tion, the MACV commander gave some consideration about a change in command relations in the north. He finally decided, as a half measure, to establish a MACV (Forward) headquarters at Phu Bai under his deputy, General Creighton W. Abrams, and prepared the way for single management of Marine air under his deputy for air, Air Force General William Momyer.
While, on 21 January 1968, the Communists initiated a massive bombardment on Khe Sanh, their main offensive thrust was not the Marine base nor the DMZ forces, but the cities and lines of communication throughout South Vietnam from the MeKong Delta in the south to Quang Tri City in the north. Khe Sanh would remain under siege from 21 January until early April. Although making several strong probes, overrunning the Special Forces at Lang Vei, and maintaining large troop formations around the base, the North Vietnamese never launched a full-fledged ground assault against Khe Sanh. Speculation and controversy still dominate the discussion about the siege and the motivation of the North Vietnamese. Did the enemy hope for a replay of Dien Bien Phu, its successful campaign against the French in 1954, or merely use Khe Sanh as a feint for his Tet offensive? Given the number of troop resources that the enemy placed around Khe Sanh and the pounding they absorbed from artillery and air, there can be no doubt that the North Vietnamese would have taken the base, if they could have done so. On the other hand, there was a limit on the price they were willing to pay, and in all probability, Khe Sanh was only one objective among many. The Communists hoped and possibly believed that their Tet offensive would bring about a true people's revolution against the South Vietnamese regime, resulting in the defection of the ARVN and the fall of the government.
Arguably, however, the Communists may never have realistically expected their Tet offensive to cause an uprising throughout South Vietnam and probably had in mind a more limited and attainable goal. A case could be made that at least in I Corps, their main objective was not Khe Sanh, but Hue. They perhaps hoped that the capture of Hue would result in the defection of the South Vietnamese forces and the loss of other population centers in the two northern provinces of South Vietnam. Such a result would have cut the allied lines of communication and left the 3d Marine Division suspended without support in the northern regions bordering the DMZ and Laos. This would have left the Communists in a strong position for obtaining their own terms. Given both the resources that the North Vietnamese put into the battle and the tenacity with which they fought, it was obvious that the Hue campaign was a major component of the entire Tet offensive. According to an enemy account, the North Vietnamese military command in planning the offensive took into consideration that the U.S. and South Vietnamese had concentrated their forces in the north, expecting an attack along Route 9. It viewed Hue as the weak link in the allied defenses in the northern two provinces.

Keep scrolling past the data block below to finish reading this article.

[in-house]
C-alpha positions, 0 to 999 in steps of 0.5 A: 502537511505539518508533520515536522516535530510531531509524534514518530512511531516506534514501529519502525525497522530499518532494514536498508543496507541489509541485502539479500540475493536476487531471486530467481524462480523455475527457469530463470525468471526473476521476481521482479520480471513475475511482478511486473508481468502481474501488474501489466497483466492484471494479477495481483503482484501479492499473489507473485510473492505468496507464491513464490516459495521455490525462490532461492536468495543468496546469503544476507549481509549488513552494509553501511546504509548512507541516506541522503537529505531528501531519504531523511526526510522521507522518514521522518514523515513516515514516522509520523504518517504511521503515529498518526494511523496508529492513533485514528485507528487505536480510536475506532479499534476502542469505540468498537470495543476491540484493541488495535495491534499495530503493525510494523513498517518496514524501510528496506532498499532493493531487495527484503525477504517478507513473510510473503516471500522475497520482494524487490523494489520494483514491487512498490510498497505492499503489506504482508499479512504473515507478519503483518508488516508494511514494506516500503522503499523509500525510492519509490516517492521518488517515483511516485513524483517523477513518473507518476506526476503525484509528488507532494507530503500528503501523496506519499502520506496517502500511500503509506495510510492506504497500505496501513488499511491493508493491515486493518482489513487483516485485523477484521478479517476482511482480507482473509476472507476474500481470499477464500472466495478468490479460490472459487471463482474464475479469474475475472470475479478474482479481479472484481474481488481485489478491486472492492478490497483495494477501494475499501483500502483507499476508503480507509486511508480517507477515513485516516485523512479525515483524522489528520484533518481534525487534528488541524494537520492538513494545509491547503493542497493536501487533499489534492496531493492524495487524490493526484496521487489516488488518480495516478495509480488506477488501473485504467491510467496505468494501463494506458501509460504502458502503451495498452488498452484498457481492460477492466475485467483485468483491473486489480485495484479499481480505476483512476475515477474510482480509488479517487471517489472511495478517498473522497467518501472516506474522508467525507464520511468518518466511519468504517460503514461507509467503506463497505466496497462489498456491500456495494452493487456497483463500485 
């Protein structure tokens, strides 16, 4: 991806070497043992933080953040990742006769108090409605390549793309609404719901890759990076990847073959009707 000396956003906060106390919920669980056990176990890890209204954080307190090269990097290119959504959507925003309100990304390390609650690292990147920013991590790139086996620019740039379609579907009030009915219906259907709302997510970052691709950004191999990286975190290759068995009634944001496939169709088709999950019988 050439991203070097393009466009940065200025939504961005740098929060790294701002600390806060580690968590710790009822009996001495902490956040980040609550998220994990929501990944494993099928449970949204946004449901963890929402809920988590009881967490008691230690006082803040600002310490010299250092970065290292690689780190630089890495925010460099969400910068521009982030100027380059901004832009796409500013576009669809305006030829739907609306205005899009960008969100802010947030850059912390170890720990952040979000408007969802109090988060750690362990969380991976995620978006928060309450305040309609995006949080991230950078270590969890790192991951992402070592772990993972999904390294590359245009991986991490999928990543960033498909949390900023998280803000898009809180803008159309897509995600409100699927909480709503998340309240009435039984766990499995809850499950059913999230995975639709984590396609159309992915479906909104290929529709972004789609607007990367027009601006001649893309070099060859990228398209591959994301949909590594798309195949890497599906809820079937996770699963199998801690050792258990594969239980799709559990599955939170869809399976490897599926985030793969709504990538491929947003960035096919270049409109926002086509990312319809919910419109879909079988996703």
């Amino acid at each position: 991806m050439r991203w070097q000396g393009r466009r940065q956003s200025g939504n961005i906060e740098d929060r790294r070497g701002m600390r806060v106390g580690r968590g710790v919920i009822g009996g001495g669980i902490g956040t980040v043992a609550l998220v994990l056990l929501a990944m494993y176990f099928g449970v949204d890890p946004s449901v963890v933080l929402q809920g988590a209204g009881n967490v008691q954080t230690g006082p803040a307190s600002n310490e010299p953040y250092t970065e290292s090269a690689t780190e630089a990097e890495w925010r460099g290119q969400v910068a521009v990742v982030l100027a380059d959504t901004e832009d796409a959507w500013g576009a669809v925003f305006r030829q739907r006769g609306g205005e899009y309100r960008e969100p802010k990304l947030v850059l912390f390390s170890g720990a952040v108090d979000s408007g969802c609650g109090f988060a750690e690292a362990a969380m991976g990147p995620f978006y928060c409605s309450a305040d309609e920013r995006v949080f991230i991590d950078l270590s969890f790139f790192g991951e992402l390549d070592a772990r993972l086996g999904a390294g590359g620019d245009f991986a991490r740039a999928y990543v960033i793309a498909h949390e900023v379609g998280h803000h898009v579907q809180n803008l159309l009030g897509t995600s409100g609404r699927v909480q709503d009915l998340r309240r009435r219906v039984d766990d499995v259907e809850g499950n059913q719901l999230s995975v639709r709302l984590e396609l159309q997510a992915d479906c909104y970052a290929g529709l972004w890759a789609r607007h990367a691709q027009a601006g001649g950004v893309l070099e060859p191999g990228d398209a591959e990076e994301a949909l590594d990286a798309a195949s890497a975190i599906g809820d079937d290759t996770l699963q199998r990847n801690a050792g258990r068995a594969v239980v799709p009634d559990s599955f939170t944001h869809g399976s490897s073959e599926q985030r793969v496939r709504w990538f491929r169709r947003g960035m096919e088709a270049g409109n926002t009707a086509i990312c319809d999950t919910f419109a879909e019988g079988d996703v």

The battle for Hue was a relatively near thing. Only the failure of the North Vietnamese to overrun the Mang Ca and MACV compounds permitted the allies to retain a toehold in both the Citadel and the new city. With the holding of these two positions, the Americans and South Vietnamese were able to bring in reinforcements to mount a counreroffensive. Even then, if the enemy had blown the An Cuu Bridge across Route 1 on the first day, the Marines would not have been able to send in their initial battalions and supplies into the city. If the enemy had made a stronger effort to cut both the water and land lines of communications, the outcome of the struggle for Hue would have been less predictable. The Marine rapid response and quick adaptability to street fighting together with the fact that the South Vietnamese forces did not defect permitted the allied forces to attain the upper hand. Fortuitously, the 1st Air Cavalry Division had arrived in northern I Corps prior to Tet and was eventually able to commit four battalions to the battle. By the end of February, the allies controlled Hue.
With the securing of the city of Hue, the enemy's countrywide Tet offensive had about spent itself. While the enemy offensive failed, public opinion polls in the United States revealed a continuing disillusionment upon the part of the American public. President Johnson also decided upon a change of course. On 31 March, he announced his decision not to stand for reelection, to restrict the bombing campaign over North Vietnam, and to authorize only a limited reinforcement of American troops to Vietnam.
Notwithstanding the mood in Washington and ready to begin his counter-offensive, General Westmoreland altered again his command arrangements in I Corps. On 10 March, he disestablished his MACV (Forward) Headquarters. He replaced it with Provisional Corps, later XXTV Corps, whose commander, an Army lieutenant general, was directly subordinate to III MAF. At the same time, however, General Westmoreland designated the Seventh Air Force commander, as "single manager for air" and gave him "mission